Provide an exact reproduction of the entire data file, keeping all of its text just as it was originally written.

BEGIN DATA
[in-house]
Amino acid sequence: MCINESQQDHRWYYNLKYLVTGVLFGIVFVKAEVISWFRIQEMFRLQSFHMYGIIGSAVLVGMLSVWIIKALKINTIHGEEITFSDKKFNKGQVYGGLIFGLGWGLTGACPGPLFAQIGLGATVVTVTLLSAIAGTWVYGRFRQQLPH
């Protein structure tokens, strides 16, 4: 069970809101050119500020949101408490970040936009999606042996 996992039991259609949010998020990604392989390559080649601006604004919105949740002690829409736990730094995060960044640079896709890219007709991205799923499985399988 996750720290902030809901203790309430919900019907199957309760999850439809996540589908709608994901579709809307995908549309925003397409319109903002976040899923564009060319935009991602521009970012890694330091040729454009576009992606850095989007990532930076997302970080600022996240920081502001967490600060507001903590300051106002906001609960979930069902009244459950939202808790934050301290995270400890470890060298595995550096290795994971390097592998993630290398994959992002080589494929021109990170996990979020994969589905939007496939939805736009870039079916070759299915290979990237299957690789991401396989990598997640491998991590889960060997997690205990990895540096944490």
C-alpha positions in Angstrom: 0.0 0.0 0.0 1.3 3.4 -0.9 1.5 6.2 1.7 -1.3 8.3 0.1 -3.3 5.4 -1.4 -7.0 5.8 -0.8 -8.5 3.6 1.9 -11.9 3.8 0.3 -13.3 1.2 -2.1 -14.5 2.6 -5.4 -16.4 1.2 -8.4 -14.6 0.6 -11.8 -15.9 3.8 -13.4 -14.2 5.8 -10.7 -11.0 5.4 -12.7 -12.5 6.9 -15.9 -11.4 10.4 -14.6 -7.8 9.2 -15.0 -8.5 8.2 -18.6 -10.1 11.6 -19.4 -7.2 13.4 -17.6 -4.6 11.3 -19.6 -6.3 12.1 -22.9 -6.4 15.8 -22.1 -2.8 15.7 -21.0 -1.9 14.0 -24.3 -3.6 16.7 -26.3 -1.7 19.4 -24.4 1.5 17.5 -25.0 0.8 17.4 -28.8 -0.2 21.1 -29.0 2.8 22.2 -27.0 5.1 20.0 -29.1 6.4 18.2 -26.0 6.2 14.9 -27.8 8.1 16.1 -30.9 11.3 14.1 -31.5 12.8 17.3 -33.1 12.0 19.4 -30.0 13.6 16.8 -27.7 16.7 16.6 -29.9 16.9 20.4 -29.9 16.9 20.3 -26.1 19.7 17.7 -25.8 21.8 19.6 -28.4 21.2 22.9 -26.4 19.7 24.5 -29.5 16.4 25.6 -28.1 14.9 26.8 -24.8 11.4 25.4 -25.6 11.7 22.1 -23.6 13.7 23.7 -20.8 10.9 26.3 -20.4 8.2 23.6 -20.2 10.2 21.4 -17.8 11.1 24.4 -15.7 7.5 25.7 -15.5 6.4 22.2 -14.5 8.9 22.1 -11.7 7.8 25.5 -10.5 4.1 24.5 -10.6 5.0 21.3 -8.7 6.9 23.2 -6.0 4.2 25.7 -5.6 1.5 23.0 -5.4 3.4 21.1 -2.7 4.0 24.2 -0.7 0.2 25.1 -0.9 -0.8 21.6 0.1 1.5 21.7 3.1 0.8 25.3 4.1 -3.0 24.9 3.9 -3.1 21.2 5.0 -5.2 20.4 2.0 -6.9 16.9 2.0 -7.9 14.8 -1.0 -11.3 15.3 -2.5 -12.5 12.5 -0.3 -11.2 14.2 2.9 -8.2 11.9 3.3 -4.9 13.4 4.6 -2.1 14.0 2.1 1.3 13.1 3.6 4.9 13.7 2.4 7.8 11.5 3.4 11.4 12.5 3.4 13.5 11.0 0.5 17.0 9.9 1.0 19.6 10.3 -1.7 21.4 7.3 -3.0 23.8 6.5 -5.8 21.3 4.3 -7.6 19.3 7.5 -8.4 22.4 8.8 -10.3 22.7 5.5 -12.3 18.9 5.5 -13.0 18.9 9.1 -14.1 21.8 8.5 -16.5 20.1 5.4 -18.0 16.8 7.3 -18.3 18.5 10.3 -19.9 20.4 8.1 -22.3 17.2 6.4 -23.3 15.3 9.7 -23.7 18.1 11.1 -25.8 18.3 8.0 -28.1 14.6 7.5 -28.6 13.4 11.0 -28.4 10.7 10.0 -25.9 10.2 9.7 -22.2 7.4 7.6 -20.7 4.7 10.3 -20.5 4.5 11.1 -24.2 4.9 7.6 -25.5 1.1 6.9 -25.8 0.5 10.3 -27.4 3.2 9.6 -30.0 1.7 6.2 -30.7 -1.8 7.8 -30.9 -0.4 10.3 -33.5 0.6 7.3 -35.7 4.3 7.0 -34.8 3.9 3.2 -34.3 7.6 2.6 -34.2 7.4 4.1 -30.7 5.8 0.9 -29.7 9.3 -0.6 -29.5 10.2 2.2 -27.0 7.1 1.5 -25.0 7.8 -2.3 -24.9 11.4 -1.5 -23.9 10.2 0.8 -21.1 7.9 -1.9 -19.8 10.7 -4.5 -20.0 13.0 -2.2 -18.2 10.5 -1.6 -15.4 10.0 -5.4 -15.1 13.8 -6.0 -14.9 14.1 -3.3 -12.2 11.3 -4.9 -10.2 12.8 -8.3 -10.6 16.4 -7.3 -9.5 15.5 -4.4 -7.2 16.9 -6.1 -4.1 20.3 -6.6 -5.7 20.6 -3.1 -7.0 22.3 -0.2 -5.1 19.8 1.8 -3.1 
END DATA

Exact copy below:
[in-house]
Amino acid sequence: MCINESQQDHRWYYNLKYLVTGVLFGIVFVKAEVISWFRIQEMFRLQSFHMYGIIGSAVLVGMLSVWIIKALKINTIHGEEITFSDKKFNKGQVYGGLIFGLGWGLTGACPGPLFAQIGLGATVVTVTLLSAIAGTWVYGRFRQQLPH
């Protein structure tokens, strides 16, 4: 069970809101050119500020949101408490970040936009999606042996 996992039991259609949010998020990604392989390559080649601006604004919105949740002690829409736990730094995060960044640079896709890219007709991205799923499985399988 996750720290902030809901203790309430919900019907199957309760999850439809996540589908709608994901579709809307995908549309925003397409319109903002976040899923564009060319935009991602521009970012890694330091040729454009576009992606850095989007990532930076997302970080600022996240920081502001967490600060507001903590300051106002906001609960979930069902009244459950939202808790934050301290995270400890470890060298595995550096290795994971390097592998993630290398994959992002080589494929021109990170996990979020994969589905939007496939939805736009870039079916070759299915290979990237299957690789991401396989990598997640491998991590889960060997997690205990990895540096944490």
C-alpha positions in Angstrom: 0.0 0.0 0.0 1.3 3.4 -0.9 1.5 6.2 1.7 -1.3 8.3 0.1 -3.3 5.4 -1.4 -7.0 5.8 -0.8 -8.5 3.6 1.9 -11.9 3.8 0.3 -13.3 1.2 -2.1 -14.5 2.6 -5.4 -16.4 1.2 -8.4 -14.6 0.6 -11.8 -15.9 3.8 -13.4 -14.2 5.8 -10.7 -11.0 5.4 -12.7 -12.5 6.9 -15.9 -11.4 10.4 -14.6 -7.8 9.2 -15.0 -8.5 8.2 -18.6 -10.1 11.6 -19.4 -7.2 13.4 -17.6 -4.6 11.3 -19.6 -6.3 12.1 -22.9 -6.4 15.8 -22.1 -2.8 15.7 -21.0 -1.9 14.0 -24.3 -3.6 16.7 -26.3 -1.7 19.4 -24.4 1.5 17.5 -25.0 0.8 17.4 -28.8 -0.2 21.1 -29.0 2.8 22.2 -27.0 5.1 20.0 -29.1 6.4 18.2 -26.0 6.2 14.9 -27.8 8.1 16.1 -30.9 11.3 14.1 -31.5 12.8 17.3 -33.1 12.0 19.4 -30.0 13.6 16.8 -27.7 16.7 16.6 -29.9 16.9 20.4 -29.9 16.9 20.3 -26.1 19.7 17.7 -25.8 21.8 19.6 -28.4 21.2 22.9 -26.4 19.7 24.5 -29.5 16.4 25.6 -28.1 14.9 26.8 -24.8 11.4 25.4 -25.6 11.7 22.1 -23.6 13.7 23.7 -20.8 10.9 26.3 -20.4 8.2 23.6 -20.2 10.2 21.4 -17.8 11.1 24.4 -15.7 7.5 25.7 -15.5 6.4 22.2 -14.5 8.9 22.1 -11.7 7.8 25.5 -10.5 4.1 24.5 -10.6 5.0 21.3 -8.7 6.9 23.2 -6.0 4.2 25.7 -5.6 1.5 23.0 -5.4 3.4 21.1 -2.7 4.0 24.2 -0.7 0.2 25.1 -0.9 -0.8 21.6 0.1 1.5 21.7 3.1 0.8 25.3 4.1 -3.0 24.9 3.9 -3.1 21.2 5.0 -5.2 20.4 2.0 -6.9 16.9 2.0 -7.9 14.8 -1.0 -11.3 15.3 -2.5 -12.5 12.5 -0.3 -11.2 14.2 2.9 -8.2 11.9 3.3 -4.9 13.4 4.6 -2.1 14.0 2.1 1.3 13.1 3.6 4.9 13.7 2.4 7.8 11.5 3.4 11.4 12.5 3.4 13.5 11.0 0.5 17.0 9.9 1.0 19.6 10.3 -1.7 21.4 7.3 -3.0 23.8 6.5 -5.8 21.3 4.3 -7.6 19.3 7.5 -8.4 22.4 8.8 -10.3 22.7 5.5 -12.3 18.9 5.5 -13.0 18.9 9.1 -14.1 21.8 8.5 -16.5 20.1 5.4 -18.0 16.8 7.3 -18.3 18.5 10.3 -19.9 20.4 8.1 -22.3 17.2 6.4 -23.3 15.3 9.7 -23.7 18.1 11.1 -25.8 18.3 8.0 -28.1 14.6 7.5 -28.6 13.4 11.0 -28.4 10.7 10.0 -25.9 10.2 9.7 -22.2 7.4 7.6 -20.7 4.7 10.3 -20.5 4.5 11.1 -24.2 4.9 7.6 -25.5 1.1 6.9 -25.8 0.5 10.3 -27.4 3.2 9.6 -30.0 1.7 6.2 -30.7 -1.8 7.8 -30.9 -0.4 10.3 -33.5 0.6 7.3 -35.7 4.3 7.0 -34.8 3.9 3.2 -34.3 7.6 2.6 -34.2 7.4 4.1 -30.7 5.8 0.9 -29.7 9.3 -0.6 -29.5 10.2 2.2 -27.0 7.1 1.5 -25.0 7.8 -2.3 -24.9 11.4 -1.5 -23.9 10.2 0.8 -21.1 7.9 -1.9 -19.8 10.7 -4.5 -20.0 13.0 -2.2 -18.2 10.5 -1.6 -15.4 10.0 -5.4 -15.1 13.8 -6.0 -14.9 14.1 -3.3 -12.2 11.3 -4.9 -10.2 12.8 -8.3 -10.6 16.4 -7.3 -9.5 15.5 -4.4 -7.2 16.9 -6.1 -4.1 20.3 -6.6 -5.7 20.6 -3.1 -7.0 22.3 -0.2 -5.1 19.8 1.8 -3.1 